Thursday, August 11, 2005

Intelligence Brief: Germany

Drafted By: Federico Bordonaro

Elections in Germany are approaching, currently scheduled for September 18. A poll taken on August 3 confirms the trend from July: the Christian Democrats have a solid 42 percent majority. The Social Democrats (S.P.D.) -- who are currently in power -- remain stuck at 29 percent, whereas radical Left alliance Linksbuendnis (which is formed by the Electoral Alternative for Labor and Social Justice (W.A.S.G.) and the Party of Democratic Socialism (P.D.S.), which is now known as Linkspartei) is at 11 percent. [See: "Angela Merkel's Forecasted Win and Germany's Foreign Policy"]

However, on August 5, some high-profile independent lawyers, and experts from the German Federal Constitutional Court (Bundesverfassungsgericht) told the press that the Left has misused federal electoral laws because in some German states it is not clear whether voters of the Linksbuendnis would be voting for a P.D.S. or for a W.A.S.G. candidate. It is argued that this confusion has been created in order to get P.D.S. officials elected in western states where they normally receive very little support. Therefore, some German states could disallow the Linksbuendnis to take part in September's vote.

While the battle for federal acceptance of the Linksbuendnis has just started, the issue signals a serious political problem in Germany since traditional parties have not been able to effectively contrast the Left's electoral strategy.

The German Crisis and the Rise of W.A.S.G.

W.A.S.G. is without a doubt the most important political novelty of today's Germany. Launched by former Social Democrat minister Oskar Lafontaine and his leftist followers, W.A.S.G. has been able to successfully intercept S.P.D.'s disappointed voters. Social Democrat Prime Minister Gerhard Schroeder, elected in 1998, has tried in the last years to introduce market reforms in accordance to the wishes of German entrepreneurs, but the German social and political landscape has shown signs of severe unhappiness with his policies.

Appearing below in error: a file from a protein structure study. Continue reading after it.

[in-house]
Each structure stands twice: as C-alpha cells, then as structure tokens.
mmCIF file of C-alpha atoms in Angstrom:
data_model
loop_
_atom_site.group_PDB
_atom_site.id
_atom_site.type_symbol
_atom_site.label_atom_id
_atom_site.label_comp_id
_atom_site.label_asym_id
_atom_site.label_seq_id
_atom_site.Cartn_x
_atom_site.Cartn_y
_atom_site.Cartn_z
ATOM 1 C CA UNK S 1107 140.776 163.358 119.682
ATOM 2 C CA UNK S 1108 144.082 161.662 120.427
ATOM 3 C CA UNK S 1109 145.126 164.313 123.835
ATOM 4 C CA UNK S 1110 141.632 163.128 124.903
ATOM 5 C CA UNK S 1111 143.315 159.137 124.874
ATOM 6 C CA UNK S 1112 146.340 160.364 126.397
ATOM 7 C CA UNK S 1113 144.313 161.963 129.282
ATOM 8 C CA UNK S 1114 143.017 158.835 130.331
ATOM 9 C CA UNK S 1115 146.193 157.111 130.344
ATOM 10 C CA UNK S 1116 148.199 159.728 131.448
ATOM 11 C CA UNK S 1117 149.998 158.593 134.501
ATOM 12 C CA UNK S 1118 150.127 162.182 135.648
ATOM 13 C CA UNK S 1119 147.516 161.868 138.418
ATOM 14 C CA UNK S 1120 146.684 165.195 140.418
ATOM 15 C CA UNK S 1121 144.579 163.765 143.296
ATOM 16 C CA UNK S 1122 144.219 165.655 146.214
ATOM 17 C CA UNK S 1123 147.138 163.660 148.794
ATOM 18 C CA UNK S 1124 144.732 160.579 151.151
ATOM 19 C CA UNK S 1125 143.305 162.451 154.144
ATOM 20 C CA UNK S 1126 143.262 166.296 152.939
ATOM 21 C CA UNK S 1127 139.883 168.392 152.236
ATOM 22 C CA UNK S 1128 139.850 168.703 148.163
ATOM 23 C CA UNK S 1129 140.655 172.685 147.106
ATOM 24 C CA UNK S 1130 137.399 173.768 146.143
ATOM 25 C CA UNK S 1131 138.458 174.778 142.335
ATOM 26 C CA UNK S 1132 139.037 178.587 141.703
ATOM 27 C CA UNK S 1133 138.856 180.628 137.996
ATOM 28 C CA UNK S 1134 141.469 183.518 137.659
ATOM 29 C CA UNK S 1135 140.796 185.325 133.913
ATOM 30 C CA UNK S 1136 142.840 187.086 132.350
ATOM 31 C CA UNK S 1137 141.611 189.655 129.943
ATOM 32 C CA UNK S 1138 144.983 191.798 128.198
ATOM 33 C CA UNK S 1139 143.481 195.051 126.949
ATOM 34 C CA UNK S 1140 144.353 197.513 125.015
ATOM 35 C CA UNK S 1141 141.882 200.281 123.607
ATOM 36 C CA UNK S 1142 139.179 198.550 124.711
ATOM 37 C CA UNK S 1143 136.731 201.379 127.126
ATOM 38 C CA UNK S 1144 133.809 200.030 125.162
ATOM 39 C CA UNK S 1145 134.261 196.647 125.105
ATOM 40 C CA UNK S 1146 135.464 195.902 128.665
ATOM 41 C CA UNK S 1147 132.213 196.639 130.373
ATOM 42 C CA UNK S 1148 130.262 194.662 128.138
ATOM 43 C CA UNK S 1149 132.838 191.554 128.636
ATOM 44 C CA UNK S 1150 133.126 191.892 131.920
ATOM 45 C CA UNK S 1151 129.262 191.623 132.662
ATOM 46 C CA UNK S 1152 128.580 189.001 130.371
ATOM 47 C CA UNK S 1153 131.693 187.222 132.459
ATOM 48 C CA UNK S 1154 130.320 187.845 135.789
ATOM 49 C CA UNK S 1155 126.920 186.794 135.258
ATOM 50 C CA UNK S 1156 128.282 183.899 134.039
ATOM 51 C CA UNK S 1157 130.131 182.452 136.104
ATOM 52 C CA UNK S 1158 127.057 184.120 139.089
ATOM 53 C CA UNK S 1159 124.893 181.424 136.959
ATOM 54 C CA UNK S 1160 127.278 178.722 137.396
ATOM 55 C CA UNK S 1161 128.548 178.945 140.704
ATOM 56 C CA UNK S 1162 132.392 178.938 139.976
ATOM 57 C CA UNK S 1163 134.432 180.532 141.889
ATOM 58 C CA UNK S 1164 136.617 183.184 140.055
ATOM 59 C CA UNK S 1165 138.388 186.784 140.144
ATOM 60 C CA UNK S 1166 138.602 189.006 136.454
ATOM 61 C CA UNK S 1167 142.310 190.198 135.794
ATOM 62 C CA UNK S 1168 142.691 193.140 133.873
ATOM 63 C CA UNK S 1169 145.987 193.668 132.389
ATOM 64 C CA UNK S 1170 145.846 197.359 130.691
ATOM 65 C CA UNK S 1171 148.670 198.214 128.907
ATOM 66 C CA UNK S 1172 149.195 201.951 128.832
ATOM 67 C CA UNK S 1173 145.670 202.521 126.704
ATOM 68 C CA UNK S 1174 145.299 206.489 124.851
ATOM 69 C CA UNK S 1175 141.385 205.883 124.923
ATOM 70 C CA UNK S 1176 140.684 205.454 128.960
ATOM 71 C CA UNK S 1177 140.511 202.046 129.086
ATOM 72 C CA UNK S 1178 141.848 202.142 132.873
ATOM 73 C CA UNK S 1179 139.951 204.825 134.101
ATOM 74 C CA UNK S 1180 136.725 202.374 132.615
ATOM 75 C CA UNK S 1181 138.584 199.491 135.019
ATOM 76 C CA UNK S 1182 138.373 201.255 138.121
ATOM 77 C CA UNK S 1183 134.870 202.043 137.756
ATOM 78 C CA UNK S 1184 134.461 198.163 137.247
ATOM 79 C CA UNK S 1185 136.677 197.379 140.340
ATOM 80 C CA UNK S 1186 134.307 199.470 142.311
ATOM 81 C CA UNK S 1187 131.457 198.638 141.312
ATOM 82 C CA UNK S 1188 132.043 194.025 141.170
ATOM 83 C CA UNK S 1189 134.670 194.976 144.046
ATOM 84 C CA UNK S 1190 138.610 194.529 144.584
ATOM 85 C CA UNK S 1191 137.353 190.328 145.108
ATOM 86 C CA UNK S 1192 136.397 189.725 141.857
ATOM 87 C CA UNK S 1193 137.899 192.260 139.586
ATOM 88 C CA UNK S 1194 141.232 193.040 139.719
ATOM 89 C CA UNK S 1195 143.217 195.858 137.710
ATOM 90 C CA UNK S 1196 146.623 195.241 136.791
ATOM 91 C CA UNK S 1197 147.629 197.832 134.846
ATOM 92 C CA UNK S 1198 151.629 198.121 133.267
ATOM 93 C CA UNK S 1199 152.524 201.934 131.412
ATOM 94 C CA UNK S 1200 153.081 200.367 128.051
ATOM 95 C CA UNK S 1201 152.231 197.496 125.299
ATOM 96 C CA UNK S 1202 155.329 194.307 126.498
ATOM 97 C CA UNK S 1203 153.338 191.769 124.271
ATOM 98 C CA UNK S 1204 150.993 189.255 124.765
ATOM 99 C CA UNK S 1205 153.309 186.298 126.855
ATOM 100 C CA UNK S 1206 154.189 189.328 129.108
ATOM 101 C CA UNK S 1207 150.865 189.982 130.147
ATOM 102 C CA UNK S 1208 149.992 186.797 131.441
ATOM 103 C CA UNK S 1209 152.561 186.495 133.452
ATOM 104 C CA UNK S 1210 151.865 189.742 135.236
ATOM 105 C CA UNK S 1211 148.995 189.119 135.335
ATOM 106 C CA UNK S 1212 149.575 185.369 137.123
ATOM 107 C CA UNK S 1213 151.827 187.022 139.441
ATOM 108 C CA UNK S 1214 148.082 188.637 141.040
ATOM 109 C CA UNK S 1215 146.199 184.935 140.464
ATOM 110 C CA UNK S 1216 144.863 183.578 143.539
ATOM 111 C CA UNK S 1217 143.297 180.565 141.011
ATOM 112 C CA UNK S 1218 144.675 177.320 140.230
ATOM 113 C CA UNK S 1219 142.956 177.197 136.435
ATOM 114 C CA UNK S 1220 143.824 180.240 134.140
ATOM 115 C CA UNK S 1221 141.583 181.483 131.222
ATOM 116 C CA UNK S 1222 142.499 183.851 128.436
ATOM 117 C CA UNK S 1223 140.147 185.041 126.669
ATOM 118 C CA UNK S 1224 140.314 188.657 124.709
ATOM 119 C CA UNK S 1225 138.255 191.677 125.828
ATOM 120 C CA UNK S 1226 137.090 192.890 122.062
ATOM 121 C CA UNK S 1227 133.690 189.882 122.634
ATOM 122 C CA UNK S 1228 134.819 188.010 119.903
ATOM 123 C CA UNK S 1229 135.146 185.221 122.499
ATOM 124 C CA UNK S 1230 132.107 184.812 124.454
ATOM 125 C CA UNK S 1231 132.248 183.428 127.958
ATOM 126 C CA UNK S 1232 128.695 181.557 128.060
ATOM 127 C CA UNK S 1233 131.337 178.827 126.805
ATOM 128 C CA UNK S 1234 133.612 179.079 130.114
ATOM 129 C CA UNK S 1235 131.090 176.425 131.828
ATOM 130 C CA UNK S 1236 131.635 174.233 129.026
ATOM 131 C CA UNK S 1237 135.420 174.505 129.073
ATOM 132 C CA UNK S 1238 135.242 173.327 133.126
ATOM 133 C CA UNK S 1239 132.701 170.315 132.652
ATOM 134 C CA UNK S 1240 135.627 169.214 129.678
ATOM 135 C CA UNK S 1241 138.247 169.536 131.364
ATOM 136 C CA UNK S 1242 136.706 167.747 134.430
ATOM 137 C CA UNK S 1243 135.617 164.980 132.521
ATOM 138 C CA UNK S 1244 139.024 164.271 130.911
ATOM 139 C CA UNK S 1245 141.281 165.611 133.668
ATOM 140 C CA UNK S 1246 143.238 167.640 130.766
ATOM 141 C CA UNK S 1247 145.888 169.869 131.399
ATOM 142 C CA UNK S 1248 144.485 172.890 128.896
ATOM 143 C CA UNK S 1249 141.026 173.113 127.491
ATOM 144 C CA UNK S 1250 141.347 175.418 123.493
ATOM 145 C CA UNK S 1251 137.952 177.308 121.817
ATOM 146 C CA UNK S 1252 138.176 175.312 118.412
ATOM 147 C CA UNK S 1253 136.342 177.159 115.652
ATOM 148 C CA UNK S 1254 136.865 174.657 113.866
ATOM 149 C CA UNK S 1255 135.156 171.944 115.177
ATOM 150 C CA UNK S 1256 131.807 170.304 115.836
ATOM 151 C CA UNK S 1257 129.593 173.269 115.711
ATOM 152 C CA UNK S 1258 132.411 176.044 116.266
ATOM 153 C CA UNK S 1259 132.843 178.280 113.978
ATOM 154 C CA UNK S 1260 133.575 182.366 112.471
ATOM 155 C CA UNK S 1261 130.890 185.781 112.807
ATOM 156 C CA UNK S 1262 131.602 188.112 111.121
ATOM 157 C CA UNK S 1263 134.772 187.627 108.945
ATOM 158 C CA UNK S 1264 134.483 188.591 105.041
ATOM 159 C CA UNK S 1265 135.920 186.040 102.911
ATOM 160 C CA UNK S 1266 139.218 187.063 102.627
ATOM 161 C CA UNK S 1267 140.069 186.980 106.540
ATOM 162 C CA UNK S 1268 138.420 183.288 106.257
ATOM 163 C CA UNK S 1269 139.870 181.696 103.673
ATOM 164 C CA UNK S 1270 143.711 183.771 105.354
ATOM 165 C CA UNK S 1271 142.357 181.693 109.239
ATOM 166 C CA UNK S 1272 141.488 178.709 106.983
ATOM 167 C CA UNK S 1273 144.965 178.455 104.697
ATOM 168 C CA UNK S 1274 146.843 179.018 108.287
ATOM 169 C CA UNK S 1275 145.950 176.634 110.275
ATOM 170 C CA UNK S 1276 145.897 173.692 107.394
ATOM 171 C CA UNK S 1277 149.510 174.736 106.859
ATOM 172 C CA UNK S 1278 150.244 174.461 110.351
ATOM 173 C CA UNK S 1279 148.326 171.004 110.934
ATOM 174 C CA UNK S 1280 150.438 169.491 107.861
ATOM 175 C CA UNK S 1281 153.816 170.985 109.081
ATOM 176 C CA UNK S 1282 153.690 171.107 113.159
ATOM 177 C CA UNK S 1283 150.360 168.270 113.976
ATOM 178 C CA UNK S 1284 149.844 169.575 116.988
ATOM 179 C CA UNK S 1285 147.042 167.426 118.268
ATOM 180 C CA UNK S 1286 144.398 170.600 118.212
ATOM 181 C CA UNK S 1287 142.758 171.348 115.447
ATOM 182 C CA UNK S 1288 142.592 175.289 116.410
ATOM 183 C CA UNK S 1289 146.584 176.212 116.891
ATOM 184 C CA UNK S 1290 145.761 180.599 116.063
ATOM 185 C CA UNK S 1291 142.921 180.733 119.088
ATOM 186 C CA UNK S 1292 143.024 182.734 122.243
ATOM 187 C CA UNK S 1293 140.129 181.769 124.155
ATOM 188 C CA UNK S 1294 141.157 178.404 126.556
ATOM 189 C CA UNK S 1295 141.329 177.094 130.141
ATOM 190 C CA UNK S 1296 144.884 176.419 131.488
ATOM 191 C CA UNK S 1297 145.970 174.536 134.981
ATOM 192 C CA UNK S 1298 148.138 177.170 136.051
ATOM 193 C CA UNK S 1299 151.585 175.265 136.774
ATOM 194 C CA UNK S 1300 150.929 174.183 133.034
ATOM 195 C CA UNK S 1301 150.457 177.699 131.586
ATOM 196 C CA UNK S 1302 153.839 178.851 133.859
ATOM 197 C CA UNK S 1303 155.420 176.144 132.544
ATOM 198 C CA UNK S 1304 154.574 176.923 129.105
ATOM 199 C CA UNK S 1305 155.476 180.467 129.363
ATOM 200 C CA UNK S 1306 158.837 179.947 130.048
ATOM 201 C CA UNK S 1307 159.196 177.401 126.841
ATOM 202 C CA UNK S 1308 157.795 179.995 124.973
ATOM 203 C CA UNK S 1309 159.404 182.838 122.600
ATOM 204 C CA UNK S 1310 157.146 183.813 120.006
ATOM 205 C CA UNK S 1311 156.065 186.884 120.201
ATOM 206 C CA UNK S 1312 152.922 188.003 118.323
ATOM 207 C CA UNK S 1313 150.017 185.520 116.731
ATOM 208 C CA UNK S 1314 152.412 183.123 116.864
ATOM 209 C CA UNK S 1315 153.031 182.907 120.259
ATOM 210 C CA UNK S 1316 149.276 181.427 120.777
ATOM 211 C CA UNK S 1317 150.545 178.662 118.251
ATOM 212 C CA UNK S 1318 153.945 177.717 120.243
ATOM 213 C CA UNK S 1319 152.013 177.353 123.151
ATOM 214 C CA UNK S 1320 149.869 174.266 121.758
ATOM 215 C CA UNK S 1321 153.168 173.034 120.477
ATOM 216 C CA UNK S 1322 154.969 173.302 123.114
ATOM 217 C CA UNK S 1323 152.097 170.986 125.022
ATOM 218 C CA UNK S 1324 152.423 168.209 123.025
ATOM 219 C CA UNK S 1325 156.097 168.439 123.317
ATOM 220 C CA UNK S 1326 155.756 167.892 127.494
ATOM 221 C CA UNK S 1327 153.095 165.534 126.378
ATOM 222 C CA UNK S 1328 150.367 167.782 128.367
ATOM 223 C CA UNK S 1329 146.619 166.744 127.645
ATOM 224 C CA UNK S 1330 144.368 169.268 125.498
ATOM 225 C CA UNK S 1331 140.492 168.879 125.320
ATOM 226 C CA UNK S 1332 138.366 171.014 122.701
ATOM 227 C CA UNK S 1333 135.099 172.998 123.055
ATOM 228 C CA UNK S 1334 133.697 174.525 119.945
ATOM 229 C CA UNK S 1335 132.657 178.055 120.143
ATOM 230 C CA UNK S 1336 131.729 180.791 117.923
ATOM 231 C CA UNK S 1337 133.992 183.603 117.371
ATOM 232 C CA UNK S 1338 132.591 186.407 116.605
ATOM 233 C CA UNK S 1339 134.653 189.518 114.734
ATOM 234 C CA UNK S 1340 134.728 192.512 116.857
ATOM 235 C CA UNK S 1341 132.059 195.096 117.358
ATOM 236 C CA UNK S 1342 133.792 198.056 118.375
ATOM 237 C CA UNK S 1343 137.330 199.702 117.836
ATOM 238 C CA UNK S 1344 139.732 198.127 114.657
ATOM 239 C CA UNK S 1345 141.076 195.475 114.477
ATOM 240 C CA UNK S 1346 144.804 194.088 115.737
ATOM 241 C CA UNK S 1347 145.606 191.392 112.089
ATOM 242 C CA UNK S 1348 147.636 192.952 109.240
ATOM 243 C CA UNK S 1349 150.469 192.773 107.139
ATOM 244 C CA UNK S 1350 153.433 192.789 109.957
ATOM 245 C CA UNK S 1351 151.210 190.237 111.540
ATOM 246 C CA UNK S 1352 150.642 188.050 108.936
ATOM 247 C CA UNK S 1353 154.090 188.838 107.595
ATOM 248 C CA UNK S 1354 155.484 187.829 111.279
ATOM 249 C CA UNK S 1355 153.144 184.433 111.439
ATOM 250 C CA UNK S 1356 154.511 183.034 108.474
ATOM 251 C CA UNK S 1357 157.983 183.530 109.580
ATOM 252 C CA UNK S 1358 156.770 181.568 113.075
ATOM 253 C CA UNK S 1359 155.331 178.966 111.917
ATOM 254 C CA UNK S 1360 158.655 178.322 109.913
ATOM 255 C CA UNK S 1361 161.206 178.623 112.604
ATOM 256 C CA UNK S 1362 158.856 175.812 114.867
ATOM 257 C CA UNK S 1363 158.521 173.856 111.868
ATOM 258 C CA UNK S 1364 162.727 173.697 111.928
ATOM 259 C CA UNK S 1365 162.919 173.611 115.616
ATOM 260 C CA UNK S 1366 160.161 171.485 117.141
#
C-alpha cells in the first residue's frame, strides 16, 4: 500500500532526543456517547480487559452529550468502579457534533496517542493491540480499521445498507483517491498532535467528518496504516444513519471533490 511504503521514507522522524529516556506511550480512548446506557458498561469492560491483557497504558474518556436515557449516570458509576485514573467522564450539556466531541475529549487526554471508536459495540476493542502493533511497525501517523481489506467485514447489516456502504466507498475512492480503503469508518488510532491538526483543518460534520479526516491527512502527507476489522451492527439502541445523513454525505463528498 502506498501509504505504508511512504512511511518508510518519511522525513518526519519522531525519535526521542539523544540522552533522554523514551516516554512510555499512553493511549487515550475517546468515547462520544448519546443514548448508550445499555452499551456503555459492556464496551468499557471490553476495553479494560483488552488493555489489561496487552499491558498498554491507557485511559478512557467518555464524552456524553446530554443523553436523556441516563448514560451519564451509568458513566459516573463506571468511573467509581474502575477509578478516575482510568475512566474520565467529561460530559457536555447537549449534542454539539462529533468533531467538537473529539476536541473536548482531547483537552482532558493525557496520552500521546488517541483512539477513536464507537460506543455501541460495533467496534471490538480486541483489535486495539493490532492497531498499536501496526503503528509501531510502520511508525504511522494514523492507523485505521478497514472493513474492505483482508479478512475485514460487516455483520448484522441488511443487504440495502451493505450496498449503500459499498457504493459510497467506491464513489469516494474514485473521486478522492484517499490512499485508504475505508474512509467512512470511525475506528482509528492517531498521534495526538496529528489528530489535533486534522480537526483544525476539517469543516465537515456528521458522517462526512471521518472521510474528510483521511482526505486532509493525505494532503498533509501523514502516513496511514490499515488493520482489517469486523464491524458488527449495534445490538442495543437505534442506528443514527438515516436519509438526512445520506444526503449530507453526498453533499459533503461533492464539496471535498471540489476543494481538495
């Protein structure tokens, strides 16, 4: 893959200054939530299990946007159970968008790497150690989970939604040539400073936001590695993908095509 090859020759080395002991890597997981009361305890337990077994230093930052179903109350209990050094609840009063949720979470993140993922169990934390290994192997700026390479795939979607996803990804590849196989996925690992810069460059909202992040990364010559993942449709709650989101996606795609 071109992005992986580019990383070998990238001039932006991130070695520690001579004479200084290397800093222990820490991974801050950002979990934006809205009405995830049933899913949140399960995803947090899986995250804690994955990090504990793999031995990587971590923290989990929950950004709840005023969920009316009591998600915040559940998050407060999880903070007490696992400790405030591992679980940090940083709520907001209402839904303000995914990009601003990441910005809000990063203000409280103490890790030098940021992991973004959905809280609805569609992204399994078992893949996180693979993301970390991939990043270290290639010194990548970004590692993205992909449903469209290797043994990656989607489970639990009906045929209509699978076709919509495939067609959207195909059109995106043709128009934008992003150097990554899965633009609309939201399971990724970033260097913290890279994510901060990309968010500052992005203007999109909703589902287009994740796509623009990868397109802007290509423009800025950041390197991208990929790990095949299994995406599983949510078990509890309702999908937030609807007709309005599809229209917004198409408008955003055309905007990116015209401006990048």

Trade unions, workers and parties from the Left judge the reforms too market-oriented and fear that the renowned German welfare state will be dismantled. On the contrary, liberal conservative movements and German capitalists believe the reforms were too weak and insufficient to tackle what German President Horst Koehler argued on July 22, that Germany faced "an unprecedented crisis" that needs the government to "pursue its agenda with full determination and energy."

As a result, the S.P.D.-led coalition experienced a dramatic decrease of support in the last four years, and Schroeder's ability to remain in power after 2002 is explained by some analysts as due to his steadfast opposition to the U.S.-led war in Iraq, which made it possible for the Social Democrat to keep the Left's votes in 2002. However, notwithstanding a new foreign policy, characterized by a strategic partnership with Russia, a strong commitment to refuse any involvement in the Iraq war, and an open dialogue with Washington in order to relaunch the transatlantic relationship, Schroeder's days in power seem to be nearing an end.

Germany's social system is nowadays widely perceived as unable to cope with the aggressive Anglo-Saxon neo-liberal model. In the post-bipolar geo-economy, statist policies based on public spending and labor market guarantees are often considered impossible to harmonize with companies' needs to compete globally. Moreover, the European Union -- of which Germany is the largest country, and one of its leading states -- has been built upon neo-liberal principles.